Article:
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Source: eARC via NetGalley
Published: April 24, 2012
by Harlequin Teen
Allison Sekemoto survives in the Fringe, the outermost circle of a vampire city. By day, she and her crew scavenge for food. By night, any one of them could be eaten.
Some days, all that drives Allie is her hatred of them. The vampires who keep humans as blood cattle. Until the night Allie herself is attacked—and given the ultimate choice. Die or become one of the monsters.
Faced with her own mortality, Allie becomes what she despises most. To survive, she must learn the rules of being immortal, including the most important: go long enough without human blood, and you will go mad.
Then Allie is forced to flee into the unknown, outside her city walls. There she joins a ragged band of humans who are seeking a legend—a possible cure to the disease that killed off most of humankind and created the rabids, the mindless creatures who threaten humans and vampires alike.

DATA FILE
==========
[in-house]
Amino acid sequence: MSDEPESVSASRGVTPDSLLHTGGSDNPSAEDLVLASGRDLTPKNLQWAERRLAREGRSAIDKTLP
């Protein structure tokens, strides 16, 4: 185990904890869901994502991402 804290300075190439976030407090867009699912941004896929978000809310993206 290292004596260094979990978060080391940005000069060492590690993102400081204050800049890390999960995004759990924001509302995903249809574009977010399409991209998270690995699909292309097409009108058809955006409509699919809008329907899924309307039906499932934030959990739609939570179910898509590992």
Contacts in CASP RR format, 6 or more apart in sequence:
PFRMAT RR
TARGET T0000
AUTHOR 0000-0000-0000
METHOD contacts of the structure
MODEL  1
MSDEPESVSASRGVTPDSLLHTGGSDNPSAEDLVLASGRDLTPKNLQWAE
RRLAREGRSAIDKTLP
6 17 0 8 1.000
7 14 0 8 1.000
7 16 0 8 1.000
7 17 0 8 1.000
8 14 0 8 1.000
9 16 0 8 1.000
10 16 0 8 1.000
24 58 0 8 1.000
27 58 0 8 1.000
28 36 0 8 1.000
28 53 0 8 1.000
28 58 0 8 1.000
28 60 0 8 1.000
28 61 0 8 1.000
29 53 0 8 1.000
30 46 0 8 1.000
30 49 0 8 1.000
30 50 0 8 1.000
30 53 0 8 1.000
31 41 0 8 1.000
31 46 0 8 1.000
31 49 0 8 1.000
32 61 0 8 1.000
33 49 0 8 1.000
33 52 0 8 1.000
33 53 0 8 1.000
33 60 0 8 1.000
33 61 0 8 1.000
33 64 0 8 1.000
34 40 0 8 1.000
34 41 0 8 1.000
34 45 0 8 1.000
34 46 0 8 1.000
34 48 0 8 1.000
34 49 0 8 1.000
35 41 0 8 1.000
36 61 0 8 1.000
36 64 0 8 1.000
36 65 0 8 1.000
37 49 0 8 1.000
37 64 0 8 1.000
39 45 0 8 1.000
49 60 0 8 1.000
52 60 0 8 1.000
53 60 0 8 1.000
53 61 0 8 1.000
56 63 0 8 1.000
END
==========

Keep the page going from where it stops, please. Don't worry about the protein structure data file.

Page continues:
But it isn't easy to pass for human. Especially not around Zeke, who might see past the monster inside her. And Allie soon must decide what—and who—is worth dying for.
A dystopia with vampires?! Please, sign me up. I can't think of anything better to get me out of my Twilight-and Vampire Academy-induced vampire hatred than a good vampire dystopia.
This one had a bit of a slow start for me. I wasn't sure if I was going to enjoy it, but once it picked up, WHOA.
I thought that the vampires were impressive and very menacing. It felt to me that this was a return to the Bram Stoker-type vampires, which are by far my favorite. They were freaky, but cool at the same time. I liked Kanin. He was rough and hard, but fair.
There were times when my heart broke for Allie, especially the first time she saw Stick after her choice. I kind of wanted to cry. Poor kid (both of them).
I really liked the way things went after her exit from the city. Tense can sort of begin to describe it.
It's kind of hard to really say more without getting into spoiler territory. While I did enjoy this one, I didn't like it as much as I liked the Iron Fey series. Still, it's a pretty good read and one that I'm sure I'll pick up again at some point. For that, I'm giving it a 'Drool Worthy' rating.
Mature Themes: Death, loss, betrayal
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